For many of us, the thought of being pursued in love, and I’m not talking about some sick control thing, by any church when there is a problem is beyond comprehension. These institutions are so used to having traffic go both ways on a regular basis that one more family out the door means nothing.

If a family is struggling with something at the church, it is far easier, a relief even, for these leaders to just wave good-bye  than to actually face the issues at hand. Doing so might reveal deep problems, sin, real issues at the church, and “ain’t nobody got time for that.”

Love that pursues.  Think of what these words below would mean when you are having to walk away in a seemingly unsolvable situation:

“Wait, would you come back? We value you. We love you and your family. You are important to us. Can we talk this over one more time? Please don’t leave yet.”

Think how healing these words, spoken in sincerity, would be! Think how beautiful to know that your presence, your family’s presence, matters. That all is not lost.

Imagine this scenario. A church has serious issues going on. Gossip is rampant, families are leaving in droves. Hearts are broken everywhere, as the environment deteriorates and families see no other choice but to drive away.

What if the pastor(s), rather than circling the wagons, meeting with lawyers, holding stern congregational meetings with threats about gossip and slander, stopped everything planned.

What if every meeting, every Bible class, every Sunday School class, every youth group event, every small group get-together, every single thing on the schedule came to a halt? And for as long as it took, they held prayer meetings inside the church sanctuary. Sackcloth and ashes time. A call to reconciliation and confession of pride and everything else. Pastors on their faces rather than lecturing against gossip. Imagine a congregation following the leadership’s model of humility and love.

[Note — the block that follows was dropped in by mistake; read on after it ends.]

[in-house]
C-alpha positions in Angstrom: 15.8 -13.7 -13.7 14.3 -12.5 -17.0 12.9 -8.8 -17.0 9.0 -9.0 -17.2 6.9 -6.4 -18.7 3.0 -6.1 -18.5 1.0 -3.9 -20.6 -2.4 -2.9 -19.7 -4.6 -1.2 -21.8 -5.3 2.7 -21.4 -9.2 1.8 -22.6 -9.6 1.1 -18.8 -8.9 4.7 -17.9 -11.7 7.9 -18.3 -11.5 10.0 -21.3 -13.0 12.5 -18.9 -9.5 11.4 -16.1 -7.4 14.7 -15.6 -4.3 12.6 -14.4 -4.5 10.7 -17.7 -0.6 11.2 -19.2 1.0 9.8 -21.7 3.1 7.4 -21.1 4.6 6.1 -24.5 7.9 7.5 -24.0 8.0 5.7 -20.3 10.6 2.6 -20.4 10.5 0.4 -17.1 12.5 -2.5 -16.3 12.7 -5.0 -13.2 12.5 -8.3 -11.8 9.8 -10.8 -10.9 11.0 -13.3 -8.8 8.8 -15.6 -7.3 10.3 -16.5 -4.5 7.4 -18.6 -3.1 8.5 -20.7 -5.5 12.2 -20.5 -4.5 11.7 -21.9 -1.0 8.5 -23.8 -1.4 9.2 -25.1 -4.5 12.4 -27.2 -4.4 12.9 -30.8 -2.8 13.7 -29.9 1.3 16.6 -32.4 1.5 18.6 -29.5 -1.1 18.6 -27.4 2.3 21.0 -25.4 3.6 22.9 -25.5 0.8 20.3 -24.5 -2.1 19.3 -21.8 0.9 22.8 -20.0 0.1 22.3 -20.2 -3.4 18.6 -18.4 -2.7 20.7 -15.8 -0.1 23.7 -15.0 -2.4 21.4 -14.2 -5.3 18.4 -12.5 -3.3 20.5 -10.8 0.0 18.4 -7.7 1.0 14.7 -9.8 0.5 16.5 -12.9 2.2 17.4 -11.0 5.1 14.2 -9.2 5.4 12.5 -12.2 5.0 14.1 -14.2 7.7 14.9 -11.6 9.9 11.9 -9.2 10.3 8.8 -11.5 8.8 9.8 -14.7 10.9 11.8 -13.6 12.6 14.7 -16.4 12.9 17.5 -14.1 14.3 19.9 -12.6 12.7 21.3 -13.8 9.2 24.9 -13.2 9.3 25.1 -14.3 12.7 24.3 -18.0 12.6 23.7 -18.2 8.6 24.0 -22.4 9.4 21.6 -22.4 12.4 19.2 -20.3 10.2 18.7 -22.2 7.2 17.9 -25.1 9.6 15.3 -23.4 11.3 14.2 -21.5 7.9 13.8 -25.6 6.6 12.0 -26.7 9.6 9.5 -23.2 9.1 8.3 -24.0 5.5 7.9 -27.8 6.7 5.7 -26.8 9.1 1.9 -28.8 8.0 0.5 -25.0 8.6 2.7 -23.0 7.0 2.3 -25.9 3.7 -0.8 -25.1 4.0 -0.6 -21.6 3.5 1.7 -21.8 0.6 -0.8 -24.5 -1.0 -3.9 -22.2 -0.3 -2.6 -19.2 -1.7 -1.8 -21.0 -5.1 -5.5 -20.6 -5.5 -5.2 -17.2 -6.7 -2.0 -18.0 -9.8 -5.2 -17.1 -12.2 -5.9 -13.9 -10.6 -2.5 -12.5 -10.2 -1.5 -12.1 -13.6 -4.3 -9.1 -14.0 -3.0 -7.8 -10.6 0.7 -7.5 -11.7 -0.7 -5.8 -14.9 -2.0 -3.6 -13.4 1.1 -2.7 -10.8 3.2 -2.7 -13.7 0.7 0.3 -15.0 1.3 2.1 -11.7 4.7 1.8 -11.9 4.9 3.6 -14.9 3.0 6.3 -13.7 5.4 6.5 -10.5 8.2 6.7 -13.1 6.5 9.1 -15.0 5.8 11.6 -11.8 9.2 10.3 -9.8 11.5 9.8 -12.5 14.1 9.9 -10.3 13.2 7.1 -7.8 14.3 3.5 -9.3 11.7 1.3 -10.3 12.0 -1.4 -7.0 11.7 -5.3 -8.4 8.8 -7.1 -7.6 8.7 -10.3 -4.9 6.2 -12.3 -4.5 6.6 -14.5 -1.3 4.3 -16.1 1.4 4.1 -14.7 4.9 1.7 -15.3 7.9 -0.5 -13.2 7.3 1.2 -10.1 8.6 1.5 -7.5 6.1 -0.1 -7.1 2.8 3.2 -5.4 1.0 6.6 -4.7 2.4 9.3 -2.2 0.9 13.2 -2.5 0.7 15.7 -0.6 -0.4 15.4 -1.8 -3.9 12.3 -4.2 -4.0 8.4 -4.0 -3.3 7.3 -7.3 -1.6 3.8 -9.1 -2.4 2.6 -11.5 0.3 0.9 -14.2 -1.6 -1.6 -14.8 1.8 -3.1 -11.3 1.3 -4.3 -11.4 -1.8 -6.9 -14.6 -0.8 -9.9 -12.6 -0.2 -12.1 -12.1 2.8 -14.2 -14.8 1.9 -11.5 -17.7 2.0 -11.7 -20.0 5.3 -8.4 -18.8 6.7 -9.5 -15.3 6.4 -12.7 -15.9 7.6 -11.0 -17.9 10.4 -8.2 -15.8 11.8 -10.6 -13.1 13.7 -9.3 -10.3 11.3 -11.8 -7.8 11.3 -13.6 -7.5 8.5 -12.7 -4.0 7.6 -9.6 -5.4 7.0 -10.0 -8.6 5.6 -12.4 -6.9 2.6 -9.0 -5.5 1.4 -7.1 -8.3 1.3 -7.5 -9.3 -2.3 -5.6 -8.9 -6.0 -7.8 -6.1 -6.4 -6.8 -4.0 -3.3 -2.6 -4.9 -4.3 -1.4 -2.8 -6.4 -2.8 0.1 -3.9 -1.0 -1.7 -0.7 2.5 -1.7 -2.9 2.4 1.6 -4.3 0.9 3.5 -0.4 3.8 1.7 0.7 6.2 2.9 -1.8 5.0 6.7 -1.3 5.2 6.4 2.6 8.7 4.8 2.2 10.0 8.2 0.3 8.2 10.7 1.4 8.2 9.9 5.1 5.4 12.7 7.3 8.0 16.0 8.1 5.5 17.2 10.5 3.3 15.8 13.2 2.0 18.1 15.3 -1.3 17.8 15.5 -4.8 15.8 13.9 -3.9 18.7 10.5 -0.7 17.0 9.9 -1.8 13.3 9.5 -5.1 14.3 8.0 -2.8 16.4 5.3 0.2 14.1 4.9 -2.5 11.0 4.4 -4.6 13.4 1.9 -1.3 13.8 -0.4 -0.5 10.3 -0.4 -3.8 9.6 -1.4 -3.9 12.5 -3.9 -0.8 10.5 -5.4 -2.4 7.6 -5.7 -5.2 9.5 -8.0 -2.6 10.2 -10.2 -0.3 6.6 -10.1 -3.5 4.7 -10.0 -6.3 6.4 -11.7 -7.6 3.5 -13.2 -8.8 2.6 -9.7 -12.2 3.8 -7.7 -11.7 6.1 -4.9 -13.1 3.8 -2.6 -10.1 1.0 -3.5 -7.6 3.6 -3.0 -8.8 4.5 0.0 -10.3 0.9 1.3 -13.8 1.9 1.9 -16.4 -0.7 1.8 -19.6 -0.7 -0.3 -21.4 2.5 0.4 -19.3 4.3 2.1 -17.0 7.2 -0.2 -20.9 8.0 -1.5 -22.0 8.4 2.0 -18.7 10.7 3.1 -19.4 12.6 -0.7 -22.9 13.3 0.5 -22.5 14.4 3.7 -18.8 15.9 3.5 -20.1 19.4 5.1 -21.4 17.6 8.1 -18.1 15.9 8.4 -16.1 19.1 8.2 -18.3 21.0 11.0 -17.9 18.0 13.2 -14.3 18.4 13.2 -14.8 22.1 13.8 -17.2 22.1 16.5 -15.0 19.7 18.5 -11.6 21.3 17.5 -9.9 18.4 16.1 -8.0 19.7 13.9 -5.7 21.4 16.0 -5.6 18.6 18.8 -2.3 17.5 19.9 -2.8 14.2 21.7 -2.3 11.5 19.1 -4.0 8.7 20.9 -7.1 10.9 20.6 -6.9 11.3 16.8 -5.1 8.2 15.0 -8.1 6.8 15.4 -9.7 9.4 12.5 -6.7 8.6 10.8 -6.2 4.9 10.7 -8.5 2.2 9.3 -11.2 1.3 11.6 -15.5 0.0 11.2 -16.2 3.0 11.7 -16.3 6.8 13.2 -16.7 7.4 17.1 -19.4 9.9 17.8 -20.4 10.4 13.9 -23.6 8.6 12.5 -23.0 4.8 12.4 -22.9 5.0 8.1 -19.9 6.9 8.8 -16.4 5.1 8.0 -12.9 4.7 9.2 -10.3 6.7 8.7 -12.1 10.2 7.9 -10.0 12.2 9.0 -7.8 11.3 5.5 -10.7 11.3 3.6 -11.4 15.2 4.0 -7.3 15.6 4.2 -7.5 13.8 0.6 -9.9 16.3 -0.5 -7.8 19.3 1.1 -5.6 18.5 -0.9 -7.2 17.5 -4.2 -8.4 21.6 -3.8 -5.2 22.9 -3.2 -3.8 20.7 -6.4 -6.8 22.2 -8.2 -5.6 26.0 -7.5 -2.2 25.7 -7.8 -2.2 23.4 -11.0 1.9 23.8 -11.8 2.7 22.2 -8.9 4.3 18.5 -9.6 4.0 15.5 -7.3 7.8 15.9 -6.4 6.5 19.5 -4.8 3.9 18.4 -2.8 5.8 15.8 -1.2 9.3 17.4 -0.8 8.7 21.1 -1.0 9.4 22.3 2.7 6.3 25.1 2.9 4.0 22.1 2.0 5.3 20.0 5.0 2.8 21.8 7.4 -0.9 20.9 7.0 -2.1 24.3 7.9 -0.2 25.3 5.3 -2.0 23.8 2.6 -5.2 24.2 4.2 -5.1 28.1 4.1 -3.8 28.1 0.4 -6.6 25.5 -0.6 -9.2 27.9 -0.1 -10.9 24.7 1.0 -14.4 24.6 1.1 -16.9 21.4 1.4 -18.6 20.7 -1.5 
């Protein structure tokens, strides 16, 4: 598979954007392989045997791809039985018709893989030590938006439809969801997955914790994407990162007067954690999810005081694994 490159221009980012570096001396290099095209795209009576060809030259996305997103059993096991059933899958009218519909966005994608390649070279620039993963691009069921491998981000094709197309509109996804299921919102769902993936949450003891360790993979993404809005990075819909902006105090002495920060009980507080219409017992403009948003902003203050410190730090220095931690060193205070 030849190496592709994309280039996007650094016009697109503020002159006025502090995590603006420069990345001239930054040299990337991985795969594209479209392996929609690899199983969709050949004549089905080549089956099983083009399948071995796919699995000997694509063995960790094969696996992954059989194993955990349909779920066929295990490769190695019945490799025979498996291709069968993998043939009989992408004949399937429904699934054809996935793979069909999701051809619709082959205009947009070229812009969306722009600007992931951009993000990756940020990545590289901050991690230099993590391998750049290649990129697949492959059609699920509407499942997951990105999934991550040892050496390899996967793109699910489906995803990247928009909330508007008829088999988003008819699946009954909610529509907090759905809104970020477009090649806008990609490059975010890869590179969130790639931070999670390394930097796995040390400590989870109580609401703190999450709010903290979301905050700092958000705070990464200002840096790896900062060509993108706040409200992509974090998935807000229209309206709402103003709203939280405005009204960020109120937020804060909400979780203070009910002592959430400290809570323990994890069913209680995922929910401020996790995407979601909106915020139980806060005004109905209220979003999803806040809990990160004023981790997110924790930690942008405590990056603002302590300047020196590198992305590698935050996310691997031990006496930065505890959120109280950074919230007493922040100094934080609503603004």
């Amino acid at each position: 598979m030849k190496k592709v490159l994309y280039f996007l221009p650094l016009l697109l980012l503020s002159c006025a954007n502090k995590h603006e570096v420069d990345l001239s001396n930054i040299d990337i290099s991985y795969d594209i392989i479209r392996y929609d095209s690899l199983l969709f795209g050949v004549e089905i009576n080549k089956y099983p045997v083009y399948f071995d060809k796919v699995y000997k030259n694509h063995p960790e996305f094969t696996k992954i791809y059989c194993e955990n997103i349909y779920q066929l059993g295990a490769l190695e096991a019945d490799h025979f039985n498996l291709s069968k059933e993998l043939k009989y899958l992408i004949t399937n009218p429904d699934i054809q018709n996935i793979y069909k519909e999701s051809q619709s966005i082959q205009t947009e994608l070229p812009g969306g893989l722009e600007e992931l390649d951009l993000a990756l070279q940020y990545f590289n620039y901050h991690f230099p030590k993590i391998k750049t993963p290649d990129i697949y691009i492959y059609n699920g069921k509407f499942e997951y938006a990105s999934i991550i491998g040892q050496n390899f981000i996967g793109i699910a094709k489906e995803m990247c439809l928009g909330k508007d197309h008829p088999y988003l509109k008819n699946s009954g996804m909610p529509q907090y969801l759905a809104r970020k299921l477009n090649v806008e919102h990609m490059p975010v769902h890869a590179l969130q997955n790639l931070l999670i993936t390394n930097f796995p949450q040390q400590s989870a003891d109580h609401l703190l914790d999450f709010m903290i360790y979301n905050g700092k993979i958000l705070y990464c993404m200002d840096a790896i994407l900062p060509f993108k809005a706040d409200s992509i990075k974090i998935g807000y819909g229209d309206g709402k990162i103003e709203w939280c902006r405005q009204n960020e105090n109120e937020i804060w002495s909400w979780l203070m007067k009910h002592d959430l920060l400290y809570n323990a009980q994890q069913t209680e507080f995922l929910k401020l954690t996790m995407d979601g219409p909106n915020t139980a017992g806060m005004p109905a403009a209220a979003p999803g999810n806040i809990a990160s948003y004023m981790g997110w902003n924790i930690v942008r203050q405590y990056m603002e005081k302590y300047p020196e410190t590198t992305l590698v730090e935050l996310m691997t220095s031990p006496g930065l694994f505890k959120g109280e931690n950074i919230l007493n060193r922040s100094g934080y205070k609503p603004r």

What if apologies were sent out to pursue wronged and departed members, letters of contrition, letters of love and requested reconciliation to those families forced to leave by arrogance, pride and cold hearts at the top on down?

No slick “revivals”, no professional seminars, no programmatic anything. Just seeking the Jesus so often talked about, and yet so rarely present.

Would this change things? Yes, it would change everything if cold, unfeeling hearts were replaced by the Holy Spirit with new ones, tender and easily broken.  It would change things very quickly if callous indifference were replaced with love, the love that pursues and doesn’t give up.

Maybe this has happened in our time, somewhere in America. I have never heard of it if it has. I do know of countless Christians who have been forced to leave churches they once loved, churches where they hoped to raise their families. This is the terrible reality many know. Meanwhile, the church show must go on.

On a related note, there is general concern expressed in many places about the departure of Millennials from churches. I’ve read countless articles from various Christian news sources about how this demographic is walking away from evangelical and fundamentalist churches.

I’ve also read all the suggested fixes for this, ranging from the usual “cool church” makeovers of formerly staid and conservative congregations to denying cardinal doctrine.  It’s all a howling joke, people. It won’t work.